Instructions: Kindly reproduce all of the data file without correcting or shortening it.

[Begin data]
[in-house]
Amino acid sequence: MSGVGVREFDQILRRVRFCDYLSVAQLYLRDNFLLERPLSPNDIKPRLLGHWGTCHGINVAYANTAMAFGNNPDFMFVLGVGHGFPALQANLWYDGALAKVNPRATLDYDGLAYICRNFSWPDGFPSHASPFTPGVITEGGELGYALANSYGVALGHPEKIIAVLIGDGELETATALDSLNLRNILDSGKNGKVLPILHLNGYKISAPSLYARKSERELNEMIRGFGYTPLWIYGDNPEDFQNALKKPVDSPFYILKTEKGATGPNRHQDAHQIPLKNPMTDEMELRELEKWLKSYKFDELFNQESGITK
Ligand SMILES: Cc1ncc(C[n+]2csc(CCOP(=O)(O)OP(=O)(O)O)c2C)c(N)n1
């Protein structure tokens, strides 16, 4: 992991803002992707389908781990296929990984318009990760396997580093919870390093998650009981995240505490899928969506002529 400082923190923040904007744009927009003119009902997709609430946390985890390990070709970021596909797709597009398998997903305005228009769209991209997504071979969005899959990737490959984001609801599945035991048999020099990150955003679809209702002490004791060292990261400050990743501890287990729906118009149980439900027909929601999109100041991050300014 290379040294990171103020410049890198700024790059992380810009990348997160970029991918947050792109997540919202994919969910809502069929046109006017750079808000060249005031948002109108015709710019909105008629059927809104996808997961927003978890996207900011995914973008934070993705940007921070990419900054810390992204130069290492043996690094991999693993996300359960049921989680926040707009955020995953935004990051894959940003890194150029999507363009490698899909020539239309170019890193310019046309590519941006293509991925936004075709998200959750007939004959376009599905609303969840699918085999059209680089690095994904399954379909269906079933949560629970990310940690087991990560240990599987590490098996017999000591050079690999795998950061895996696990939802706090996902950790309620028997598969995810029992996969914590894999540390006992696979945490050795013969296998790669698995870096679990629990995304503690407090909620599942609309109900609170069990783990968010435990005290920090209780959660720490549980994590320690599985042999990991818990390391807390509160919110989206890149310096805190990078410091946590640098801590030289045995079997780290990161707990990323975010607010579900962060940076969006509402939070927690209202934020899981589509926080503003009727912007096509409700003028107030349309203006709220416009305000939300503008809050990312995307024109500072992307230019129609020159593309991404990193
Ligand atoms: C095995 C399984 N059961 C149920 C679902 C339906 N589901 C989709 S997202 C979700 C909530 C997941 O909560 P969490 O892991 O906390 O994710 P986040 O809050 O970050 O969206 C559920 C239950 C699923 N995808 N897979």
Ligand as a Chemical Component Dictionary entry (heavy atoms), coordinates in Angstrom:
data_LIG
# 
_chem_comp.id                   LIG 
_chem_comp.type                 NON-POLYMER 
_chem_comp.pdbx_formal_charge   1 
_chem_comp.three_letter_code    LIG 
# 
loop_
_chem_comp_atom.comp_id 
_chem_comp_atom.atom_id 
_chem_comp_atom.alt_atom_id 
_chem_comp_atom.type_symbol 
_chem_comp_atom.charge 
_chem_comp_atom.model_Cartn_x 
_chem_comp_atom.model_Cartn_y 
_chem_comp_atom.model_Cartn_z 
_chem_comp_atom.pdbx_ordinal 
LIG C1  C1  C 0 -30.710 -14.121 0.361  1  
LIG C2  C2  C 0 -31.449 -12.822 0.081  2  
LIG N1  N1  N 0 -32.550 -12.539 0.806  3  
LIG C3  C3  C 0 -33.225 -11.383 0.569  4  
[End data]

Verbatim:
[in-house]
Amino acid sequence: MSGVGVREFDQILRRVRFCDYLSVAQLYLRDNFLLERPLSPNDIKPRLLGHWGTCHGINVAYANTAMAFGNNPDFMFVLGVGHGFPALQANLWYDGALAKVNPRATLDYDGLAYICRNFSWPDGFPSHASPFTPGVITEGGELGYALANSYGVALGHPEKIIAVLIGDGELETATALDSLNLRNILDSGKNGKVLPILHLNGYKISAPSLYARKSERELNEMIRGFGYTPLWIYGDNPEDFQNALKKPVDSPFYILKTEKGATGPNRHQDAHQIPLKNPMTDEMELRELEKWLKSYKFDELFNQESGITK
Ligand SMILES: Cc1ncc(C[n+]2csc(CCOP(=O)(O)OP(=O)(O)O)c2C)c(N)n1
């Protein structure tokens, strides 16, 4: 992991803002992707389908781990296929990984318009990760396997580093919870390093998650009981995240505490899928969506002529 400082923190923040904007744009927009003119009902997709609430946390985890390990070709970021596909797709597009398998997903305005228009769209991209997504071979969005899959990737490959984001609801599945035991048999020099990150955003679809209702002490004791060292990261400050990743501890287990729906118009149980439900027909929601999109100041991050300014 290379040294990171103020410049890198700024790059992380810009990348997160970029991918947050792109997540919202994919969910809502069929046109006017750079808000060249005031948002109108015709710019909105008629059927809104996808997961927003978890996207900011995914973008934070993705940007921070990419900054810390992204130069290492043996690094991999693993996300359960049921989680926040707009955020995953935004990051894959940003890194150029999507363009490698899909020539239309170019890193310019046309590519941006293509991925936004075709998200959750007939004959376009599905609303969840699918085999059209680089690095994904399954379909269906079933949560629970990310940690087991990560240990599987590490098996017999000591050079690999795998950061895996696990939802706090996902950790309620028997598969995810029992996969914590894999540390006992696979945490050795013969296998790669698995870096679990629990995304503690407090909620599942609309109900609170069990783990968010435990005290920090209780959660720490549980994590320690599985042999990991818990390391807390509160919110989206890149310096805190990078410091946590640098801590030289045995079997780290990161707990990323975010607010579900962060940076969006509402939070927690209202934020899981589509926080503003009727912007096509409700003028107030349309203006709220416009305000939300503008809050990312995307024109500072992307230019129609020159593309991404990193
Ligand atoms: C095995 C399984 N059961 C149920 C679902 C339906 N589901 C989709 S997202 C979700 C909530 C997941 O909560 P969490 O892991 O906390 O994710 P986040 O809050 O970050 O969206 C559920 C239950 C699923 N995808 N897979």
Ligand as a Chemical Component Dictionary entry (heavy atoms), coordinates in Angstrom:
data_LIG
# 
_chem_comp.id                   LIG 
_chem_comp.type                 NON-POLYMER 
_chem_comp.pdbx_formal_charge   1 
_chem_comp.three_letter_code    LIG 
# 
loop_
_chem_comp_atom.comp_id 
_chem_comp_atom.atom_id 
_chem_comp_atom.alt_atom_id 
_chem_comp_atom.type_symbol 
_chem_comp_atom.charge 
_chem_comp_atom.model_Cartn_x 
_chem_comp_atom.model_Cartn_y 
_chem_comp_atom.model_Cartn_z 
_chem_comp_atom.pdbx_ordinal 
LIG C1  C1  C 0 -30.710 -14.121 0.361  1  
LIG C2  C2  C 0 -31.449 -12.822 0.081  2  
LIG N1  N1  N 0 -32.550 -12.539 0.806  3  
LIG C3  C3  C 0 -33.225 -11.383 0.569  4  